TOKYO -- Toshiba's iffy accounting came under a brighter spotlight Friday, when details on nine infrastructure-related projects with inflated profits were made public.
Half of the profit inflation on a yen basis was posted for fiscal 2013, while many cases already had indications of possible future problems at the time of the order or relied on unrealistic cost-cutting plans. These details all point to lax bookkeeping under increased pressure to make budget or earnings targets.
The problem centers on the percentage-of-completion method, used for long-term construction contracts. Final profit margins and costs are estimated, and profit is accordingly posted for each accounting period. But such estimates tend to be subjective.
Of the 51.2 billion yen profit revision, 7.8 billion yen was recorded for fiscal 2011 and 17.9 billion yen for fiscal 2012, with the figure rising to 25.3 billion yen in fiscal 2013. President Hisao Tanaka took office in June 2013 and pushed for meeting budget targets as his management strategy. This likely could have spurred on improper accounting.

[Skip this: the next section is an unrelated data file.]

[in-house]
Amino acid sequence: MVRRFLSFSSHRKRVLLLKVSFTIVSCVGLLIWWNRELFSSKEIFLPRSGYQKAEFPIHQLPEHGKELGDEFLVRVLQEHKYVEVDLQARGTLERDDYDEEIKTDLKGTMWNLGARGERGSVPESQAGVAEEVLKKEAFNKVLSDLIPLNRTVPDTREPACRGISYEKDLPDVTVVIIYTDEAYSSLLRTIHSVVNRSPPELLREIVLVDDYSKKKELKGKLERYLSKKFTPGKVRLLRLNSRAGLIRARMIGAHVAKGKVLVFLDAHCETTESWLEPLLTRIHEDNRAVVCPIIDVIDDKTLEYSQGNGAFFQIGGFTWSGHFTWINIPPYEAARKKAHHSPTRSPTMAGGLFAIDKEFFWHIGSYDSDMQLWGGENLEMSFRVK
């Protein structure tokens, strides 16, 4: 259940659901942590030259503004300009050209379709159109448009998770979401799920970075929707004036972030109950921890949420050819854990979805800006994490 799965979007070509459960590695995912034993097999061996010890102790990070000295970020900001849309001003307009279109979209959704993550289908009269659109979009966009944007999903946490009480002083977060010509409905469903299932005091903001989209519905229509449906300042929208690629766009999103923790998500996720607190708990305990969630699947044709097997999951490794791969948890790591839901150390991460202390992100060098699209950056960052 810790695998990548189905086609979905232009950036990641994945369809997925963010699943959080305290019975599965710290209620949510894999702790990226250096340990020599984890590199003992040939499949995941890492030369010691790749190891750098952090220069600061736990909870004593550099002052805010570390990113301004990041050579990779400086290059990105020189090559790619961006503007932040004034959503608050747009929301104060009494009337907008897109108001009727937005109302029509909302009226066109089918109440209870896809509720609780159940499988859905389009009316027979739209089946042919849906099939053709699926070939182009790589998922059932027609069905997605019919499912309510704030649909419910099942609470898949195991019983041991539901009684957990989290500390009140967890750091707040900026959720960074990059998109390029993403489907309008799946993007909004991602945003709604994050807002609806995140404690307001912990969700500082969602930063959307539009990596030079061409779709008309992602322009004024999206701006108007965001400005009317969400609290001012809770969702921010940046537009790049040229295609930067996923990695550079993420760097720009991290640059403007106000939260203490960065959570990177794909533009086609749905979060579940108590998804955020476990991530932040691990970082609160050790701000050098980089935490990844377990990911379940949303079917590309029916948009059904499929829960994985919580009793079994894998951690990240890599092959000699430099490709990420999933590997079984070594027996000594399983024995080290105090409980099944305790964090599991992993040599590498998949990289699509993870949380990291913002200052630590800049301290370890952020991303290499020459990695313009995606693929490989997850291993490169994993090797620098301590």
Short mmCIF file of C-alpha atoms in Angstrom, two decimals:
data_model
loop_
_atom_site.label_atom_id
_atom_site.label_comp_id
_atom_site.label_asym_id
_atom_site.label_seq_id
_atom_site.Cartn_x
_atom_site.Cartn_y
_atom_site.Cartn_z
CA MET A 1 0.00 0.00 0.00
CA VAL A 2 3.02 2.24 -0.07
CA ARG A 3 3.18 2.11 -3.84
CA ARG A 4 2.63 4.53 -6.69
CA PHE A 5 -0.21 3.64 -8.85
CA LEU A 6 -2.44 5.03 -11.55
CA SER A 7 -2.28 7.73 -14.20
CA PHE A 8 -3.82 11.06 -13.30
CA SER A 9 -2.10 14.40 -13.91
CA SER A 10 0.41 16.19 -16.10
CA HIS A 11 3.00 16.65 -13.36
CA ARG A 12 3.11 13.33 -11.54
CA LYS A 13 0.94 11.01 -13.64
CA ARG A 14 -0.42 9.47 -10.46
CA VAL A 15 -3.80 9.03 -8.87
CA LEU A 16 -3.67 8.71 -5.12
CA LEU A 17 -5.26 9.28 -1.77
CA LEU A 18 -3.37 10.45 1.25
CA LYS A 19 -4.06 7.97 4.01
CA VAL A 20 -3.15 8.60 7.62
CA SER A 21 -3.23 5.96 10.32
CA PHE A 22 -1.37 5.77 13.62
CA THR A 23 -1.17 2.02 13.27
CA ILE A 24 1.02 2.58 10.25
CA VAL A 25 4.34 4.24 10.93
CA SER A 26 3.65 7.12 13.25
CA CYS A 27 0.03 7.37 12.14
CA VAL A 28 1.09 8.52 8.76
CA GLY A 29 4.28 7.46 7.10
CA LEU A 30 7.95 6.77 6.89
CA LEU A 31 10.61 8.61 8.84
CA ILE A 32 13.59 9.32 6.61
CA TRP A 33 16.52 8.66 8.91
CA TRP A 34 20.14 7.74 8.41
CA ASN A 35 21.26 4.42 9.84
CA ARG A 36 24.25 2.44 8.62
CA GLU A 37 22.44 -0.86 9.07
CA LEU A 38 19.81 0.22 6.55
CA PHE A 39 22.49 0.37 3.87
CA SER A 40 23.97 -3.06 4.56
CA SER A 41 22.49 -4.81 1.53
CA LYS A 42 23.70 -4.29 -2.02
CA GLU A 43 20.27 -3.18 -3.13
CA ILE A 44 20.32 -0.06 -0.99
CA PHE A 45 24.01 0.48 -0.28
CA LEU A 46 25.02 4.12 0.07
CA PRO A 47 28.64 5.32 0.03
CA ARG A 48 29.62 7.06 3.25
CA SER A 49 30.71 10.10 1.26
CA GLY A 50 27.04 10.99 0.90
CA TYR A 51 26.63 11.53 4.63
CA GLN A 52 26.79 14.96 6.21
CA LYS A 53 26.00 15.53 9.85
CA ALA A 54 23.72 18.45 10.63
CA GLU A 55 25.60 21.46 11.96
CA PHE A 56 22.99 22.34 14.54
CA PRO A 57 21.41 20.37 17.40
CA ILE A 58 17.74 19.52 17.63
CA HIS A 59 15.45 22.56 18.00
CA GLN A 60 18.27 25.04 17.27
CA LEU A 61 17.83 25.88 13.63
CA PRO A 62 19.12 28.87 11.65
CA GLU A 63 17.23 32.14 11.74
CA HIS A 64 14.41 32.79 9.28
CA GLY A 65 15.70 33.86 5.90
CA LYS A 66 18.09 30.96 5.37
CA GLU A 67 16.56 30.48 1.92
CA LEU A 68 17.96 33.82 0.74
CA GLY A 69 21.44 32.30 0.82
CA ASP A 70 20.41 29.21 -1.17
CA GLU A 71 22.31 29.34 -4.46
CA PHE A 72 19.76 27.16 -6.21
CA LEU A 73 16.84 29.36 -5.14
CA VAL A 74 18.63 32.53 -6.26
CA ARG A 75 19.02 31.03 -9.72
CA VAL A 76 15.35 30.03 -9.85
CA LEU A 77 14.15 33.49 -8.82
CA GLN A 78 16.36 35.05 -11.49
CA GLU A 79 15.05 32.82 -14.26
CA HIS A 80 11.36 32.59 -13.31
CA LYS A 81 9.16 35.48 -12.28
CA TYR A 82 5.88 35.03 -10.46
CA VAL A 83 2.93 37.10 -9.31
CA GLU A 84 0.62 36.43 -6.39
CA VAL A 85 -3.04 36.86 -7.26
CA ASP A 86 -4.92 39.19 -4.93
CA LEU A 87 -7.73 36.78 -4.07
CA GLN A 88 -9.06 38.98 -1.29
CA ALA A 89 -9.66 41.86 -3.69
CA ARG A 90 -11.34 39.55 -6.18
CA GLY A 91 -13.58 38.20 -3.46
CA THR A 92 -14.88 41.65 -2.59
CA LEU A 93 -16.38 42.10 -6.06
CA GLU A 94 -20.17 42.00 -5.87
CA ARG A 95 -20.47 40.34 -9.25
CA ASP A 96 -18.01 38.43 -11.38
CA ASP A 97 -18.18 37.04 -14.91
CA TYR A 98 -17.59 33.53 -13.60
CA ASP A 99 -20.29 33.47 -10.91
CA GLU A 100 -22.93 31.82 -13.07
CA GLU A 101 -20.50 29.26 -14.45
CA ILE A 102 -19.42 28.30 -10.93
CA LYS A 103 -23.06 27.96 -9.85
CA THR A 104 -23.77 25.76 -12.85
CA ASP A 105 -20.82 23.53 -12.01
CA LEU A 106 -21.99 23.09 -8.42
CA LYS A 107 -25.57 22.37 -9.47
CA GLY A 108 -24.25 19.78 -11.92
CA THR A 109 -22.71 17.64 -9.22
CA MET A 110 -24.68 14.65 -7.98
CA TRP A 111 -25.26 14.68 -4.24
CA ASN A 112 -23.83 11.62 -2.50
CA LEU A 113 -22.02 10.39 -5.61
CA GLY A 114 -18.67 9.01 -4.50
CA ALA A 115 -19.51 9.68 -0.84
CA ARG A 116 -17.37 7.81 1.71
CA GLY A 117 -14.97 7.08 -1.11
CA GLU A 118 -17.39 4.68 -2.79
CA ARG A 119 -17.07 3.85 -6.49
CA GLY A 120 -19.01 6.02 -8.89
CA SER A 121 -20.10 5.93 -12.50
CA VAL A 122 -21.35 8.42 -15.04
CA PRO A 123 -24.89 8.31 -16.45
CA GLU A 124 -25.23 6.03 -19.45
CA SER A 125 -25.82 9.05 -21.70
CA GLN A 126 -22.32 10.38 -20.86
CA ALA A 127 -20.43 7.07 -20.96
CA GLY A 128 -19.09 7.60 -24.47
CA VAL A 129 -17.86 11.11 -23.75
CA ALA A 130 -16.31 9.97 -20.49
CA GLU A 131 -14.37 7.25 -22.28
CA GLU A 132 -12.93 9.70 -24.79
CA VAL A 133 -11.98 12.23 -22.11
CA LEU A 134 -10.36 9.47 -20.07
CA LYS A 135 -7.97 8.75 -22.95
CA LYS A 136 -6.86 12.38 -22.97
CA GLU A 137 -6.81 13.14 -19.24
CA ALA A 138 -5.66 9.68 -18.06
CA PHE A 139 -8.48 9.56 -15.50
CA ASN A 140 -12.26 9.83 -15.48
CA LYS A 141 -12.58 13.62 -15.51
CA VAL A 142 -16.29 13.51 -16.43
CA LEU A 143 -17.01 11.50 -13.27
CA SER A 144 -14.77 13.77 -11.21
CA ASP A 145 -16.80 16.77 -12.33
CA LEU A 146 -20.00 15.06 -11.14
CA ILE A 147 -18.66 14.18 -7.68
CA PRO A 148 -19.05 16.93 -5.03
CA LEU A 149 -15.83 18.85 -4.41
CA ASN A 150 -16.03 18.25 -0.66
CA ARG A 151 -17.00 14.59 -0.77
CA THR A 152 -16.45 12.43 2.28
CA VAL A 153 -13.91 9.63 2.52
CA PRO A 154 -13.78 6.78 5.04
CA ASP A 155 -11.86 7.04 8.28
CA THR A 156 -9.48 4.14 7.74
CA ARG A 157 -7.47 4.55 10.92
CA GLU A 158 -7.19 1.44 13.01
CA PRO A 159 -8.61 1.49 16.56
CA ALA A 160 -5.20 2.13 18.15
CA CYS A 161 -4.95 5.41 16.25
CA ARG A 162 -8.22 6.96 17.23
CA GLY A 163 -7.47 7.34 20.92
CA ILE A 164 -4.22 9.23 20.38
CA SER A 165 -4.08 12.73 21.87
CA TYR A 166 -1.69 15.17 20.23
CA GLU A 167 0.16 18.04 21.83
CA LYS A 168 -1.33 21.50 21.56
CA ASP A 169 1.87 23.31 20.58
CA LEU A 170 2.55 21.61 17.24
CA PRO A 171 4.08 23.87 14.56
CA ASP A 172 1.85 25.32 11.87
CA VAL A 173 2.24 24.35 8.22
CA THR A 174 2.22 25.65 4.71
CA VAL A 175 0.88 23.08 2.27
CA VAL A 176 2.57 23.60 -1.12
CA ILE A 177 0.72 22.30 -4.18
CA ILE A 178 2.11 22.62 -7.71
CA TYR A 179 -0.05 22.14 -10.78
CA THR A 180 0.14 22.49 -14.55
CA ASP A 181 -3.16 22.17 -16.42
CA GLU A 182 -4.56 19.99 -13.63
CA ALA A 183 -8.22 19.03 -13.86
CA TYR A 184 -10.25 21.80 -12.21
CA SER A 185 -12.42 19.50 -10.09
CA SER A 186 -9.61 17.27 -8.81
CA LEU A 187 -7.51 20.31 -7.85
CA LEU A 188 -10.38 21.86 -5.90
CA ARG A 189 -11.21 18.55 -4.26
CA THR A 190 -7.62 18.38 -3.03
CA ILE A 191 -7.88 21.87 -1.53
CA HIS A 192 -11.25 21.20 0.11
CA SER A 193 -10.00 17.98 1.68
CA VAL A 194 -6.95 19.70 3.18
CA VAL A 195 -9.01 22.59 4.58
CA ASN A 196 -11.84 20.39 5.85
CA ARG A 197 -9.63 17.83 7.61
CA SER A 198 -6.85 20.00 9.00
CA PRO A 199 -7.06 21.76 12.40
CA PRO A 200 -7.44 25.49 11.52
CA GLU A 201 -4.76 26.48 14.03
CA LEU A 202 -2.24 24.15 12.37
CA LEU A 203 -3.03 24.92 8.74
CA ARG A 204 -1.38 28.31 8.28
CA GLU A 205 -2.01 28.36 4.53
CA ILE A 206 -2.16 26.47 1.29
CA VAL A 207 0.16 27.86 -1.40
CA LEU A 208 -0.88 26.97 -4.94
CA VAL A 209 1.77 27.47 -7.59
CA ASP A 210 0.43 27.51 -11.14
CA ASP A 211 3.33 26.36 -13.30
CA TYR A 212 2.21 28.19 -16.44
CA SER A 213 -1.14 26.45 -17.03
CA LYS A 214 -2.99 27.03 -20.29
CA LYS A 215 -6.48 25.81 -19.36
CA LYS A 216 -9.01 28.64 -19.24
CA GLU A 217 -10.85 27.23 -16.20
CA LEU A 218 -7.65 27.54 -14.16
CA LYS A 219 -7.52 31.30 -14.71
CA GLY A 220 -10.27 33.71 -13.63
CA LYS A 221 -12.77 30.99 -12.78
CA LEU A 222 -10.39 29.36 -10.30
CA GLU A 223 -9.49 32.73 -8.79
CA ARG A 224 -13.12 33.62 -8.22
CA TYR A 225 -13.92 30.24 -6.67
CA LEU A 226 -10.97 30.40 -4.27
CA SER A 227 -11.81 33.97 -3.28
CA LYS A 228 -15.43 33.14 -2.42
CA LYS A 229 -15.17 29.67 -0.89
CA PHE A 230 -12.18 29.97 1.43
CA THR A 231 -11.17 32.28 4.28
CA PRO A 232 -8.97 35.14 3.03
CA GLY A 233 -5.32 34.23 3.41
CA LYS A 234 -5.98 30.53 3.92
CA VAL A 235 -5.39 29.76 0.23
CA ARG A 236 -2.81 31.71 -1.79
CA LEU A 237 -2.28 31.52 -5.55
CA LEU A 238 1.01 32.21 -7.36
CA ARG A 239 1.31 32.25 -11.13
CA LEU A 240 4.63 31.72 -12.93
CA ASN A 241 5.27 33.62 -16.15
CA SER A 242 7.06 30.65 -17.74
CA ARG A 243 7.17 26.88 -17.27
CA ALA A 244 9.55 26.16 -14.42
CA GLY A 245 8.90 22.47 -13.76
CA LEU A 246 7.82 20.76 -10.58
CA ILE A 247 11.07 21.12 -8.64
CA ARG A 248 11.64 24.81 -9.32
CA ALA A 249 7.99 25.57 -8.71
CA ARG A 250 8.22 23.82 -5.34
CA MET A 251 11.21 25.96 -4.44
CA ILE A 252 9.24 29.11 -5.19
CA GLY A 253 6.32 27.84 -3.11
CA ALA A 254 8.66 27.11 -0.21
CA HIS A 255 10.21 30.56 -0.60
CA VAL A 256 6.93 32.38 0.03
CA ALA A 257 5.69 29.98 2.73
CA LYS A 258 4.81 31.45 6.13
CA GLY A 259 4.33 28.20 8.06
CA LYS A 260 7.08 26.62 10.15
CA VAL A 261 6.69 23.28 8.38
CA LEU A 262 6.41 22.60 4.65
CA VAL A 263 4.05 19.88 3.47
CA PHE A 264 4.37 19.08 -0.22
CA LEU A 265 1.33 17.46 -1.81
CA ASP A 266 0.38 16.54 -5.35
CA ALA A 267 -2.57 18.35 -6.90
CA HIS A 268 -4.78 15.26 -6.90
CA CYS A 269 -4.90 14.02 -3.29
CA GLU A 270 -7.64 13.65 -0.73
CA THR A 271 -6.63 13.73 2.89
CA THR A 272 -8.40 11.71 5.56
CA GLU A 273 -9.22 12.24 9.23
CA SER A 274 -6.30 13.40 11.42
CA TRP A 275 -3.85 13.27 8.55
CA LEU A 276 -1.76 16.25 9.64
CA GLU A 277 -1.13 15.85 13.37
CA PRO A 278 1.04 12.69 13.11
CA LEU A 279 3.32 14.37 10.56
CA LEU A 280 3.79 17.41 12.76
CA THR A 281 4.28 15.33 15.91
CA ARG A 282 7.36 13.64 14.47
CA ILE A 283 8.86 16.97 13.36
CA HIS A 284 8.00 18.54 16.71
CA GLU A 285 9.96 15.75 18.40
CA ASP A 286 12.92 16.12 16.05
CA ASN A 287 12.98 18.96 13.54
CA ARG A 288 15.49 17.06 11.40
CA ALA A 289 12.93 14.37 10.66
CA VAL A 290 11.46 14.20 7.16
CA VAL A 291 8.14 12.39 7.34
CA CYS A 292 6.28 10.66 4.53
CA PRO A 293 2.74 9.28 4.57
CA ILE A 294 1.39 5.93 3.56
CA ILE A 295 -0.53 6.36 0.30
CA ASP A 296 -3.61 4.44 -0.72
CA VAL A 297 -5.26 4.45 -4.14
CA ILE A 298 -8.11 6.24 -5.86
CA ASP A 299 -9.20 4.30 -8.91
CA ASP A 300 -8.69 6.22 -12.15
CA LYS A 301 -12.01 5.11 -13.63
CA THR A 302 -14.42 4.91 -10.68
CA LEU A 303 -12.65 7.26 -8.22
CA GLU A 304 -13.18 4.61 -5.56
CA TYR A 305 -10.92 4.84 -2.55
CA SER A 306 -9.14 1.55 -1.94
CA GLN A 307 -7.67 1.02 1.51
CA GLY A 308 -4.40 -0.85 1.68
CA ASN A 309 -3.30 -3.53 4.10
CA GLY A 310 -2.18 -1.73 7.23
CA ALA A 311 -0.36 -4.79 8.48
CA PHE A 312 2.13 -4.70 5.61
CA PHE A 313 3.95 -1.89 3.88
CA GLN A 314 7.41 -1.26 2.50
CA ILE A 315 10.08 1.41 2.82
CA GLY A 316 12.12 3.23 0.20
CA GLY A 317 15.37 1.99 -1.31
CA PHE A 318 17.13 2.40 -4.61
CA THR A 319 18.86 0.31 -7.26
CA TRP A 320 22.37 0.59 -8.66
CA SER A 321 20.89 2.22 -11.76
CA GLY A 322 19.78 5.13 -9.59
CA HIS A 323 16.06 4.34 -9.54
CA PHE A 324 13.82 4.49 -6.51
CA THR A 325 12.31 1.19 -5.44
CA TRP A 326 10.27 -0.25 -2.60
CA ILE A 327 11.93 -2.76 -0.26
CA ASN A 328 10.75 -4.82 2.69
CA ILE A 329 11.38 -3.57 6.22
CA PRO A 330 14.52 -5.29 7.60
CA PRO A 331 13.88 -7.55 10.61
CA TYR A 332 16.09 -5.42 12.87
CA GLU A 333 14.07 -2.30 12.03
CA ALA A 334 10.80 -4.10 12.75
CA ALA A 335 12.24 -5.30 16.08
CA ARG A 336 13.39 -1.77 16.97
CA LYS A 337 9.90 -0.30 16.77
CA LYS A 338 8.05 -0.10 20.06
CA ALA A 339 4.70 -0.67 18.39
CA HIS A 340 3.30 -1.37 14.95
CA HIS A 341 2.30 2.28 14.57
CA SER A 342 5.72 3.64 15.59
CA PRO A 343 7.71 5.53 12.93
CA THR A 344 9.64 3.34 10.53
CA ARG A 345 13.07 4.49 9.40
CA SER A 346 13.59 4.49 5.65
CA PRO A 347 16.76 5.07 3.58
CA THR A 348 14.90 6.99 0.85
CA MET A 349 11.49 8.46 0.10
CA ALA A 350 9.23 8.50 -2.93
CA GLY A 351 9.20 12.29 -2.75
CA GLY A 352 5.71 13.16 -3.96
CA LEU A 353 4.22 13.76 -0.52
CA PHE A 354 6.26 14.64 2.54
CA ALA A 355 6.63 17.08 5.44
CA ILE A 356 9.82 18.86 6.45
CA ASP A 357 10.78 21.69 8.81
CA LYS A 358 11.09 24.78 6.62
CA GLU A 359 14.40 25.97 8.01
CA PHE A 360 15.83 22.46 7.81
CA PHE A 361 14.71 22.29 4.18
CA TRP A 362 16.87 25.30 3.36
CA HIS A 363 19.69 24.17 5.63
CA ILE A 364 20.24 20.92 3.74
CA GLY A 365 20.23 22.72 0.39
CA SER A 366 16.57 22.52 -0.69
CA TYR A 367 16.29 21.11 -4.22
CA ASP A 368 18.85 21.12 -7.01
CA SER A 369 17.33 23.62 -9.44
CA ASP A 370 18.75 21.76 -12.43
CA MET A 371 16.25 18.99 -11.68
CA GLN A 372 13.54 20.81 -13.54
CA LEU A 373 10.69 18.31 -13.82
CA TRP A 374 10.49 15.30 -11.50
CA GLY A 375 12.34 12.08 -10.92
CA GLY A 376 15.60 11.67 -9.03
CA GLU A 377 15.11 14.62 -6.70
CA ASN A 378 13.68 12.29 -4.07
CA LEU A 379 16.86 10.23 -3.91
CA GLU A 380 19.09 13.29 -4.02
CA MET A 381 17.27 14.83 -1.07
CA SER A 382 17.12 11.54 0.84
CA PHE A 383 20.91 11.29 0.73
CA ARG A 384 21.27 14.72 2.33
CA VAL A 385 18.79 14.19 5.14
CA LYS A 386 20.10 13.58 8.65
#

Another factor conducive to winning money-losing projects is Toshiba's policy of rotating personnel every few years. By the time a project is finished, the person who initiated it is likely gone, leaving the successor responsible for losses. This tends to make immediate gains a priority -- seeking orders even at a loss.
A contract landed in December 2011 to manufacture equipment for a local government is a case in point. The cost at the time of the order is said to have already topped the contract price. While drawing up unfounded cost-cutting plans, the company avoided entering loss provisions on the balance sheet. Toshiba "should have revised the total estimated contract cost at the end of every quarter," the independent panel looking into its books said.
A project to construct an electrical substation overseas, won in October 2008, is another example of exaggerated cost reductions. The company reviewed construction costs in the July-September quarter of 2013 and concluded that 1.7 billion yen could be shed. In reality, costs were cut by roughly 100 million yen. Toshiba should not have gone ahead with the cost review at all, the independent panel said.
"A great deal of discretion was given to business units when it came to cost or margin estimates," a company official said.
Also on Friday, Toshiba unveiled the results of an internal probe into accounting irregularities. Twelve new cases of questionable bookkeeping were discovered in such units as electric power systems, and profits would be slashed by 3.6 billion yen for five years through March 2014. But the company found nothing more of note, suggesting that the independent panel would keep focusing on four business areas, including infrastructure and personal computers.